Could a mobile solution be the answer to the problem of low user adoption of a new software system?
In the past (very) few years, we have seen an explosion of smart devices, specifically smart phones and tablet-like devices such as iPads, the many android equivalents, and recently Microsoft’s Surface product.
Why have these devices received such rapid adoption by a wide range of users, from business people, young people and even the elderly? It is because they are easy to use, have fast responses, have excellent graphics quality and fill a need where a single device can supply music, video, communication, books (both audio and text), games, GPS mapping, and the list goes on almost endlessly.
My son-in-law is a primary school teacher. His school has recently required all year 5 and 6 students to have an iPad or equivalent device as part of their normal learning equipment. So it looks like smart devices are here to stay.
Every client I have dealings with is now either using a mobile solution as part of their CRM system or is asking what is required to get into this mobile area. More and more employees are asking their IT department to allow them to connect their personal mobile device to corporate systems.
So the question is, is a mobile solution easy or difficult? The answer can depend on whether you are looking from the end-user or IT perspective. We recently we rolled out the use of the CWR Mobile solution for our internal Microsoft Dynamics CRM system to our sales staff. This rollout took a matter of minutes for the CRM administrator once the background configuration was done (which took a few hours). For the user, it was simply downloading the app to their phone from the relevant mobile app store then connecting to our CRM system and they were away.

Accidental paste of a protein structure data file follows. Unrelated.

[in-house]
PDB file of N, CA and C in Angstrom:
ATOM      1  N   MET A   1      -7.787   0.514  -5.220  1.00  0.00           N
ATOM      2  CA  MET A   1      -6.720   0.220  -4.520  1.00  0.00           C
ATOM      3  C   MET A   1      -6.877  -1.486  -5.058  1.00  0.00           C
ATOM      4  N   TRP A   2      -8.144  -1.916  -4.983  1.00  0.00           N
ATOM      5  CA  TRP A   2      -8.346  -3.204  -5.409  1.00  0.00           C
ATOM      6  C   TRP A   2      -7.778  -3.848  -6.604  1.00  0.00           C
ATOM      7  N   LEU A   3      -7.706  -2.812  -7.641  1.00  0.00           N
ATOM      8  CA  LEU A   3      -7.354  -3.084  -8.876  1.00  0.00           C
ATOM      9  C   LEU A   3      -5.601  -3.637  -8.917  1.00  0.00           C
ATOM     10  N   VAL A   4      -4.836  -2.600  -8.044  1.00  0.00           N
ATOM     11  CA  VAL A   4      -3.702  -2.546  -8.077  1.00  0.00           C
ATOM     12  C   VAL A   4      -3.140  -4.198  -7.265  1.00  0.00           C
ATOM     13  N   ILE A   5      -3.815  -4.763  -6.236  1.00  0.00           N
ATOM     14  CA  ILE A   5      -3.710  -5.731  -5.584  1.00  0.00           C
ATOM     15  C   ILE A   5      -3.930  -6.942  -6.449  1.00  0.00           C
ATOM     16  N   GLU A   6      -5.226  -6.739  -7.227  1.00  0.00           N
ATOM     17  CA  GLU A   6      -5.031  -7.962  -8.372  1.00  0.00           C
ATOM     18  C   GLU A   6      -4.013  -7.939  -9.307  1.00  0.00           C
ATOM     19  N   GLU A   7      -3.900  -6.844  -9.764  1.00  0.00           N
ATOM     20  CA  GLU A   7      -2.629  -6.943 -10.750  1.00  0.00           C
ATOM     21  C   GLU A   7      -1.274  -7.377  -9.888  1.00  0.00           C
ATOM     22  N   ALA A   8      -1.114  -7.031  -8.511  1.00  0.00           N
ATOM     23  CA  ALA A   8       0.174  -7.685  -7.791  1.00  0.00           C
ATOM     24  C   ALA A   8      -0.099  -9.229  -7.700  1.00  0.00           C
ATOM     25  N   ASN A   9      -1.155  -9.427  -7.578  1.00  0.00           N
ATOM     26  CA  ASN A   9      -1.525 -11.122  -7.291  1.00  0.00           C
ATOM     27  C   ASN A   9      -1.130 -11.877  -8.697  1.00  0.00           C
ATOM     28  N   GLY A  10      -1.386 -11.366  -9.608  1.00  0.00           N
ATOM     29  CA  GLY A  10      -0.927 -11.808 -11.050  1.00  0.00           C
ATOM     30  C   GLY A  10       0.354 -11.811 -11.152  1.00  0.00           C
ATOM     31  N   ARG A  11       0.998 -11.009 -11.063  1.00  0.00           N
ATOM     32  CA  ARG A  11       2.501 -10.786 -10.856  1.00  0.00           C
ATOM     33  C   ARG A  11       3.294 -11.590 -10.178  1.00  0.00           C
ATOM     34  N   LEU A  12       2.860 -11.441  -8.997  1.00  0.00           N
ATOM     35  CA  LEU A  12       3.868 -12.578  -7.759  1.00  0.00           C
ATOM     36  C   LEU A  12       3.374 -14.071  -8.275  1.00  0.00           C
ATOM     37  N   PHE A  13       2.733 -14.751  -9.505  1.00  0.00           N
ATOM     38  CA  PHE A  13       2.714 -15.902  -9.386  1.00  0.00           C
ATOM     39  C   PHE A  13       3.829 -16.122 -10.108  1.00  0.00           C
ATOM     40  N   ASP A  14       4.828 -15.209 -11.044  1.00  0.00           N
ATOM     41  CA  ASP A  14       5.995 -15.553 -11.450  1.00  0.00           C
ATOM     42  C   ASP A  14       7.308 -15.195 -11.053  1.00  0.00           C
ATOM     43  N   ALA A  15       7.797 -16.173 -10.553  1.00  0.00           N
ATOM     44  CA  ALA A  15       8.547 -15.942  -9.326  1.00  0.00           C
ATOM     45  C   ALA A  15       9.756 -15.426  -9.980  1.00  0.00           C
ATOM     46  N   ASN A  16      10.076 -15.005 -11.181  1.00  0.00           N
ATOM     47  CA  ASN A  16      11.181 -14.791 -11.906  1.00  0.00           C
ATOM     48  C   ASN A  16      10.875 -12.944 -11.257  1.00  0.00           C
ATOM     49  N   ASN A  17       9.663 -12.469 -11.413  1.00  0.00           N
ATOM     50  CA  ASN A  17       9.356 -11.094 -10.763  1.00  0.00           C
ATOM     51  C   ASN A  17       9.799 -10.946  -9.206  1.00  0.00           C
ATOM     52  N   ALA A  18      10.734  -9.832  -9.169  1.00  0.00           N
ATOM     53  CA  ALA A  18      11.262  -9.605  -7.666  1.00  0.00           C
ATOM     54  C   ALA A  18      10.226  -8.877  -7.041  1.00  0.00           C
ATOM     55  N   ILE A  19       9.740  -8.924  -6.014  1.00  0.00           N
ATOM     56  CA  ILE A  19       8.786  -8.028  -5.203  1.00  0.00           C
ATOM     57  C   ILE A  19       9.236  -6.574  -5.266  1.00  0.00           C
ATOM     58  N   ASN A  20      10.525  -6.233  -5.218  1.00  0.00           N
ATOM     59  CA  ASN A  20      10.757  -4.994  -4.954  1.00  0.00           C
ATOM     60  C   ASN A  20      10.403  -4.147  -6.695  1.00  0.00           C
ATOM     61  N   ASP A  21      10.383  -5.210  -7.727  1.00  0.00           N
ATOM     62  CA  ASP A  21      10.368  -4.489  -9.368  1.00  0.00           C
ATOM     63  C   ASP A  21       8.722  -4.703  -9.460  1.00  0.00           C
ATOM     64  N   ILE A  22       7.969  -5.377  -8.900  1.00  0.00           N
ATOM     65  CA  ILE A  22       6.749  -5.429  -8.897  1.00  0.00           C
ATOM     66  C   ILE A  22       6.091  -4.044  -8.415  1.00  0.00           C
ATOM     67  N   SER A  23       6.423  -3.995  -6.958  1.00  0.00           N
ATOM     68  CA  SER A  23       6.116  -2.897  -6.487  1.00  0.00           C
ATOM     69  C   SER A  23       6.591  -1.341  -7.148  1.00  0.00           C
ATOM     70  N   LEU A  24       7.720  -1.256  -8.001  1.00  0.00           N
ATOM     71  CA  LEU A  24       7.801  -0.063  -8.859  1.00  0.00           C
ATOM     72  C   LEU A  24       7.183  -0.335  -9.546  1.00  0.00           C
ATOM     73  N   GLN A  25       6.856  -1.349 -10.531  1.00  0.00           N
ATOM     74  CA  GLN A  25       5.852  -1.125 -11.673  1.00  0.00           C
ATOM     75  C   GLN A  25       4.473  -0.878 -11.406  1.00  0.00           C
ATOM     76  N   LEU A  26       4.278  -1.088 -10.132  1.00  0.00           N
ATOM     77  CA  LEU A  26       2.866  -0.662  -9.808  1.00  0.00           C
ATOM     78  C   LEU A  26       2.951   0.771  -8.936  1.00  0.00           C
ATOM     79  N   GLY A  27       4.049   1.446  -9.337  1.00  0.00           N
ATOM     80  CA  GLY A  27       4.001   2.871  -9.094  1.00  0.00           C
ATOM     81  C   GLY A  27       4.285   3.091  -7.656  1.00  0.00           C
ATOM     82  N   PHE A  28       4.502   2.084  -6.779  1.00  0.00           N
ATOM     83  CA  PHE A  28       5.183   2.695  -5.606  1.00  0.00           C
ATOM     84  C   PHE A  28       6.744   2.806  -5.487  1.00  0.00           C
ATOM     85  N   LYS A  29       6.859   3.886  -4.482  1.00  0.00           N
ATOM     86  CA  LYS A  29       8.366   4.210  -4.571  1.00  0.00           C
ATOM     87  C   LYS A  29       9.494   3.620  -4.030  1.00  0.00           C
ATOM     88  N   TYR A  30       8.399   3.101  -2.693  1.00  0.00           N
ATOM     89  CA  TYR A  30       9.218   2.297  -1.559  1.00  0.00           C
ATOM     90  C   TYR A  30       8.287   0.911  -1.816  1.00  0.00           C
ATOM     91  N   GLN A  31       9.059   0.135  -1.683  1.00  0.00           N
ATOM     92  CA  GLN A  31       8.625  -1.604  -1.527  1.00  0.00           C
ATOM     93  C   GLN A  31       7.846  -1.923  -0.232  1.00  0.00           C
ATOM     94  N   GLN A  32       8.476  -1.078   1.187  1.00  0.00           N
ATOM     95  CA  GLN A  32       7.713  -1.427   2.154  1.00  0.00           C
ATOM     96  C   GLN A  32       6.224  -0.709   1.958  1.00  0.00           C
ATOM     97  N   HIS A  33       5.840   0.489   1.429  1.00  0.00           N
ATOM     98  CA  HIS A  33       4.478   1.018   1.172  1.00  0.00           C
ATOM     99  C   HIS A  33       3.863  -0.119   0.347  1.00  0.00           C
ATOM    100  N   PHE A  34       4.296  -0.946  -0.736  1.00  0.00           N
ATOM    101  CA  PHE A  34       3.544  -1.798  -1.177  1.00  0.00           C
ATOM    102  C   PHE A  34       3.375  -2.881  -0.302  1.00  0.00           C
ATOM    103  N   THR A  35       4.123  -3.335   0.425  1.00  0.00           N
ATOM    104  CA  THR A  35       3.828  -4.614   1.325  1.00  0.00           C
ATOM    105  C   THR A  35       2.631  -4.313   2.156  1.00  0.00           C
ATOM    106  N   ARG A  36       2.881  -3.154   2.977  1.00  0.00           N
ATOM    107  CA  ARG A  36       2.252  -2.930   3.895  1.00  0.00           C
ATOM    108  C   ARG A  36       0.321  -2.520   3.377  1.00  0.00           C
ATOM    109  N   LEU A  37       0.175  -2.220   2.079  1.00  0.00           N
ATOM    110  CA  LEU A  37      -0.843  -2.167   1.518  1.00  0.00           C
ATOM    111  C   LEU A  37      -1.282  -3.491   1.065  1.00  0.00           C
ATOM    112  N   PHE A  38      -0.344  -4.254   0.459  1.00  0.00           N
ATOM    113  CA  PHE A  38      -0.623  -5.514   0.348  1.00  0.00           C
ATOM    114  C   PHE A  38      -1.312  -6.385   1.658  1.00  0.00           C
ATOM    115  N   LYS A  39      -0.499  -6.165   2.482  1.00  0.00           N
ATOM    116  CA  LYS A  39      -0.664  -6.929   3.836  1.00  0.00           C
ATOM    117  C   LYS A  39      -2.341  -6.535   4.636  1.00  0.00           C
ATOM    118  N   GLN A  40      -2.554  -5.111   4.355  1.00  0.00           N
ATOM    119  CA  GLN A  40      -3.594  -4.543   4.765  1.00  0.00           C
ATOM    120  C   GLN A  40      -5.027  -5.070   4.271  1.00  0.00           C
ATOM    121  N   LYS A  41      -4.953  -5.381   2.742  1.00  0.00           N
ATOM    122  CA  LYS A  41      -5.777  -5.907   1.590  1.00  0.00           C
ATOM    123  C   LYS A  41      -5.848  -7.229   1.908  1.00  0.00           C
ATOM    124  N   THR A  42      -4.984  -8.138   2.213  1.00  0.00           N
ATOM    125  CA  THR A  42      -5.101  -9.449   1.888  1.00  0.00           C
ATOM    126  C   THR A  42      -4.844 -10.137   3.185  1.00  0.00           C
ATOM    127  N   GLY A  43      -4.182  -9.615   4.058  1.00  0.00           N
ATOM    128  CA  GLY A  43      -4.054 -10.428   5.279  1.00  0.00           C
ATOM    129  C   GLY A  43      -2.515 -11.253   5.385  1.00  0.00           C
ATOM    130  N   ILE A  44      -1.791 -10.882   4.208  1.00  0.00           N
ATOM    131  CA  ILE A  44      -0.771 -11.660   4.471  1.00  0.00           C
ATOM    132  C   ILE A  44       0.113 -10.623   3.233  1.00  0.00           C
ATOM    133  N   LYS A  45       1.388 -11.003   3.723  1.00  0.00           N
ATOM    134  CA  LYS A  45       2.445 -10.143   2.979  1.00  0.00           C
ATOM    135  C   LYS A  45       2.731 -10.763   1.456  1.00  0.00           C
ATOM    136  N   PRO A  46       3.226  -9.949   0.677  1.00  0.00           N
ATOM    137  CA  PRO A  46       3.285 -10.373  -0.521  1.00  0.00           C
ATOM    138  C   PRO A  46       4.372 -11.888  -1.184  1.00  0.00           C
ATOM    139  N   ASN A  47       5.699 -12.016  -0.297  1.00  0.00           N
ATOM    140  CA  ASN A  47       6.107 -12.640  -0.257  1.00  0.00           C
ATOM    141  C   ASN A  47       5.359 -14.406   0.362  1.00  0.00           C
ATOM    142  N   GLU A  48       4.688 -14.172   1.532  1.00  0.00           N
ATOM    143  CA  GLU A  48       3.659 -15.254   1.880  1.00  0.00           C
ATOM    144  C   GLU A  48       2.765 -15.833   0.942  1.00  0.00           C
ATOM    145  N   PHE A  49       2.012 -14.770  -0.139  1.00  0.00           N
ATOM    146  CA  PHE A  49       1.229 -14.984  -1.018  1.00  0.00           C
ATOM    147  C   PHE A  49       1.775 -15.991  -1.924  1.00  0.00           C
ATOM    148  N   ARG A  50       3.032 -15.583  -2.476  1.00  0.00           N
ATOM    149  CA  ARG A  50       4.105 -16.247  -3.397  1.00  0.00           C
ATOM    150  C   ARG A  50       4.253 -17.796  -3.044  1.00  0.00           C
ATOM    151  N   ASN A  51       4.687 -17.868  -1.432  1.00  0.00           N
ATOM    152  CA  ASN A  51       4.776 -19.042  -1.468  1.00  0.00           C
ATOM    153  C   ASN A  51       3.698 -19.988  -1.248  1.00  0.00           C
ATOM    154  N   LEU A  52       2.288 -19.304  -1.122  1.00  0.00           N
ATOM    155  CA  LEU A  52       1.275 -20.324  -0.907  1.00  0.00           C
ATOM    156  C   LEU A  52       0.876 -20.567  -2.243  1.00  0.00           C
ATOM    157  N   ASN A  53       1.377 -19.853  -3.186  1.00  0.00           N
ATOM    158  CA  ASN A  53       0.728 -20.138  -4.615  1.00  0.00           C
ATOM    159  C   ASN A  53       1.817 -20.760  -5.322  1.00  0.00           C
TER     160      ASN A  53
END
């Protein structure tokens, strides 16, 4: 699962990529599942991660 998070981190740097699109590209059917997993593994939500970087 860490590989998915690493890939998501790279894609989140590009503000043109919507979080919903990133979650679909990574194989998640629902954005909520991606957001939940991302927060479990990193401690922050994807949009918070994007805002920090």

User feedback is already positive from the sales staff. They can now review their appointments, opportunity data, client data, etc., when on the road without the need to log into a computer. As the CWR solution allows data to be stored off-line, they don’t even need to have mobile coverage to do all these tasks. Synchronisation back to the CRM server happens automatically when mobile coverage is re-established.
What does it take for IT to get to this point? The most obvious need is for the CRM to be accessible outside the corporate IT domain. For Microsoft Dynamics CRM, this is done by deploying Active Directory Federated Services (ADFS) which is the Microsoft-recommended approach to allowing secure access to your corporate CRM data. Then, depending on the solution chosen, it could be a few hours work to configure the solution to meet your particular business needs.
The Microsoft free solution is pretty basic but it will be suitable for some clients who only need to view data or have limited data entry needs for their mobile solution.
There are lots of resources on the internet already that explain the detail of how a mobile solution is configured and the benefits of each type of solution. My point is that if you (as an IT or business area manager) are not already considering a mobile solution you will soon be forced to by your staff!
So is a mobile solution easy for IT? Yes it is, if you choose the solution most suitable for your staff and it is easy to configure, like the CWR solution is.
Providing a mobile solution will almost certainly be widely adopted by staff which means you will be getting the most out of the investment made in your CRM system, and the business will benefit from staff using the system to its full capability rather than avoiding it as being “admin work when I should be out selling”.
You can read more about Professional Advantage and Microsoft Dynamics CRM here.